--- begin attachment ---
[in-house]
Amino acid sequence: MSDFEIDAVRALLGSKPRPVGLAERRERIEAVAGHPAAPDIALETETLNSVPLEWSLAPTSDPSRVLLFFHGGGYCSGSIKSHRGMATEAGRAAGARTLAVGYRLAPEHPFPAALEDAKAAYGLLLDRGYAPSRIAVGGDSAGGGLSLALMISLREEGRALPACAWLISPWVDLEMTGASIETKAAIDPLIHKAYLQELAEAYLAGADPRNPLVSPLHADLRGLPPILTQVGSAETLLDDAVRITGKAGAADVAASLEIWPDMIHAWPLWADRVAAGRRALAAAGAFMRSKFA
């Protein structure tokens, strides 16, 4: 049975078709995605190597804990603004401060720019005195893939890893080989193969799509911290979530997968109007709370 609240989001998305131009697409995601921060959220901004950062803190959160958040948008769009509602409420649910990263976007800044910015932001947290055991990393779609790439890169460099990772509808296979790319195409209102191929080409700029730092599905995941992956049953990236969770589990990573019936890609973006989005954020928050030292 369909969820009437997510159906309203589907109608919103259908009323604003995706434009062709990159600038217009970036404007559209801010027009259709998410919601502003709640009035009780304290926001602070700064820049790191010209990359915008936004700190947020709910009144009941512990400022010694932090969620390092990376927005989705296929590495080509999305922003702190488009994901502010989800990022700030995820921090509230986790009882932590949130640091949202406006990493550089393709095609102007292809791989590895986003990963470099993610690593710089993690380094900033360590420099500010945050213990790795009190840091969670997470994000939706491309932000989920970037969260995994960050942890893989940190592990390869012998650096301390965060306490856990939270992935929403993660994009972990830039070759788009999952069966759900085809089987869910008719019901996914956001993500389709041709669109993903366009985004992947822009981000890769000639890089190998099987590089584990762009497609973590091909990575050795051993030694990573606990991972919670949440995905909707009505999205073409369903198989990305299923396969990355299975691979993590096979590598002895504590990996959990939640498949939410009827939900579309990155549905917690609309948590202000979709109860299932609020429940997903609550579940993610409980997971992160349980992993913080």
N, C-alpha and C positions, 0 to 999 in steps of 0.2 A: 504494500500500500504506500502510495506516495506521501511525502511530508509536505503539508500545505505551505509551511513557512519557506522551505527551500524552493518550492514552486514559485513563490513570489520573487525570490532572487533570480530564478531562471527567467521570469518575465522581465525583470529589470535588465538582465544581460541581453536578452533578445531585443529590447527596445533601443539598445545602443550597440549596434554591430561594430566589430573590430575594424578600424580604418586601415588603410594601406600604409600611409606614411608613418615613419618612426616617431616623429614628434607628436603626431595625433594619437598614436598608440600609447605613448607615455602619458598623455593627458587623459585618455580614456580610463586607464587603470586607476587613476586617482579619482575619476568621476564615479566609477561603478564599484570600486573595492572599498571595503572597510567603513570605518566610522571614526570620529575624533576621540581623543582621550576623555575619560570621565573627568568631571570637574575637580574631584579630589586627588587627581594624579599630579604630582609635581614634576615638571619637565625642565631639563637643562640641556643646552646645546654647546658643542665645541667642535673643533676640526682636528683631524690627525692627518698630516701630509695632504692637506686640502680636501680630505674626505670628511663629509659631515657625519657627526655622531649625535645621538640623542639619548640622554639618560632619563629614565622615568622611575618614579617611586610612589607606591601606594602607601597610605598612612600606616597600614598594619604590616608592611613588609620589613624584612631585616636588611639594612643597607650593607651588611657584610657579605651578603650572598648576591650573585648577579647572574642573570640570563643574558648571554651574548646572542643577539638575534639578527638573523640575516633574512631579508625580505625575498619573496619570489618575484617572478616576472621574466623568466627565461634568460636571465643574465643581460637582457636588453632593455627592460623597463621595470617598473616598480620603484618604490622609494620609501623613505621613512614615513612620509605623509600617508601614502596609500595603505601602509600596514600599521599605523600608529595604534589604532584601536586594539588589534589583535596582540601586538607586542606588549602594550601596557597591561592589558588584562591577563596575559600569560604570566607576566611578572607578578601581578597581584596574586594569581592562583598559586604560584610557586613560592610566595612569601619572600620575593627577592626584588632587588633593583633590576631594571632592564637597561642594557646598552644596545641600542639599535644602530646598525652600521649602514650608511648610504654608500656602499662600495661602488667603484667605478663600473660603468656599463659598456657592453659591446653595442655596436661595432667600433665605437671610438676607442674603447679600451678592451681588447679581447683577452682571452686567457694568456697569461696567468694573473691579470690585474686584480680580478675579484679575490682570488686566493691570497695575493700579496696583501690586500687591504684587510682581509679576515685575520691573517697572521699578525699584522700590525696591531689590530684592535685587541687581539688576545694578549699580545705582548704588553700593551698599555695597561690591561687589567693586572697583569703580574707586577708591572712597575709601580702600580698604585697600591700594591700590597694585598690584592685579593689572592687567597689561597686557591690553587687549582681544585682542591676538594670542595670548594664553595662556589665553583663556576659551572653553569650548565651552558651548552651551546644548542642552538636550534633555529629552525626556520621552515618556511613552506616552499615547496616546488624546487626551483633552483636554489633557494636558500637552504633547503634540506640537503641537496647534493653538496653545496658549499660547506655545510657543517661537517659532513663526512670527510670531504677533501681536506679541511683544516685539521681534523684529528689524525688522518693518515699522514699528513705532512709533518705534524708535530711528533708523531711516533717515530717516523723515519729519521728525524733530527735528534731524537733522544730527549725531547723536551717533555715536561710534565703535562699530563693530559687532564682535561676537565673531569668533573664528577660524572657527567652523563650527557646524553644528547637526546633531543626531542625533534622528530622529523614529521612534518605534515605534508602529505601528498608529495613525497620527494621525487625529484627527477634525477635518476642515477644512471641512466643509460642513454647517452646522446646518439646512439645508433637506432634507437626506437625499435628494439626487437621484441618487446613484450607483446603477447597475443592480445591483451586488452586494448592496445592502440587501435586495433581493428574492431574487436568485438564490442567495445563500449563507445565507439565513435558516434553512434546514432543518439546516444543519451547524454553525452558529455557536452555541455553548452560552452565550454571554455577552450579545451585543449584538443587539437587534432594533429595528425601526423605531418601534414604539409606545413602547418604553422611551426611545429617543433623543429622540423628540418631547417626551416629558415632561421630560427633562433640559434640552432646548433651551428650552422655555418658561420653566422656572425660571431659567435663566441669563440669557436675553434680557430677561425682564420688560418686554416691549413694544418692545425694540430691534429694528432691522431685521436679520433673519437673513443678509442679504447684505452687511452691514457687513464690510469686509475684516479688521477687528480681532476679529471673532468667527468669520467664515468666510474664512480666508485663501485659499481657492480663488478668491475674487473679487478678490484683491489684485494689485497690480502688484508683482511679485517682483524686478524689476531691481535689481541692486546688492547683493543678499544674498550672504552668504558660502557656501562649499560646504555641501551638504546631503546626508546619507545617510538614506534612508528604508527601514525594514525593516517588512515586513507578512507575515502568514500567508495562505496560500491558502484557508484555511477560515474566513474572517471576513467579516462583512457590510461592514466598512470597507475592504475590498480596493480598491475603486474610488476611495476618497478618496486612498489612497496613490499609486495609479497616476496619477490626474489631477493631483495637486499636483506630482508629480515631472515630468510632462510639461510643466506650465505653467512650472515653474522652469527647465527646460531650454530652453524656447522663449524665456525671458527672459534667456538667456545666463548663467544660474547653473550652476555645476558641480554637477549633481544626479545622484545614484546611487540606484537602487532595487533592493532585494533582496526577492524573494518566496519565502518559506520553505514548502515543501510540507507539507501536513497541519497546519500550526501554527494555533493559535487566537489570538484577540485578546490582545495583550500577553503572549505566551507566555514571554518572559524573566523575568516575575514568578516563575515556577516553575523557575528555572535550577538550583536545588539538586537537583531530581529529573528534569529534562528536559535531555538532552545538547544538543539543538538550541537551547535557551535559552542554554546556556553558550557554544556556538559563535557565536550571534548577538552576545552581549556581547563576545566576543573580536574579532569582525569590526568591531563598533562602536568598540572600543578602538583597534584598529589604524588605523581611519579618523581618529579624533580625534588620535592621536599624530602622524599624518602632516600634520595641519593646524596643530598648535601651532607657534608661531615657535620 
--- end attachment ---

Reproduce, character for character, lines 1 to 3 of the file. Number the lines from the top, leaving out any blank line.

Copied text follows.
[in-house]
Amino acid sequence: MSDFEIDAVRALLGSKPRPVGLAERRERIEAVAGHPAAPDIALETETLNSVPLEWSLAPTSDPSRVLLFFHGGGYCSGSIKSHRGMATEAGRAAGARTLAVGYRLAPEHPFPAALEDAKAAYGLLLDRGYAPSRIAVGGDSAGGGLSLALMISLREEGRALPACAWLISPWVDLEMTGASIETKAAIDPLIHKAYLQELAEAYLAGADPRNPLVSPLHADLRGLPPILTQVGSAETLLDDAVRITGKAGAADVAASLEIWPDMIHAWPLWADRVAAGRRALAAAGAFMRSKFA
């Protein structure tokens, strides 16, 4: 049975078709995605190597804990603004401060720019005195893939890893080989193969799509911290979530997968109007709370 609240989001998305131009697409995601921060959220901004950062803190959160958040948008769009509602409420649910990263976007800044910015932001947290055991990393779609790439890169460099990772509808296979790319195409209102191929080409700029730092599905995941992956049953990236969770589990990573019936890609973006989005954020928050030292 369909969820009437997510159906309203589907109608919103259908009323604003995706434009062709990159600038217009970036404007559209801010027009259709998410919601502003709640009035009780304290926001602070700064820049790191010209990359915008936004700190947020709910009144009941512990400022010694932090969620390092990376927005989705296929590495080509999305922003702190488009994901502010989800990022700030995820921090509230986790009882932590949130640091949202406006990493550089393709095609102007292809791989590895986003990963470099993610690593710089993690380094900033360590420099500010945050213990790795009190840091969670997470994000939706491309932000989920970037969260995994960050942890893989940190592990390869012998650096301390965060306490856990939270992935929403993660994009972990830039070759788009999952069966759900085809089987869910008719019901996914956001993500389709041709669109993903366009985004992947822009981000890769000639890089190998099987590089584990762009497609973590091909990575050795051993030694990573606990991972919670949440995905909707009505999205073409369903198989990305299923396969990355299975691979993590096979590598002895504590990996959990939640498949939410009827939900579309990155549905917690609309948590202000979709109860299932609020429940997903609550579940993610409980997971992160349980992993913080």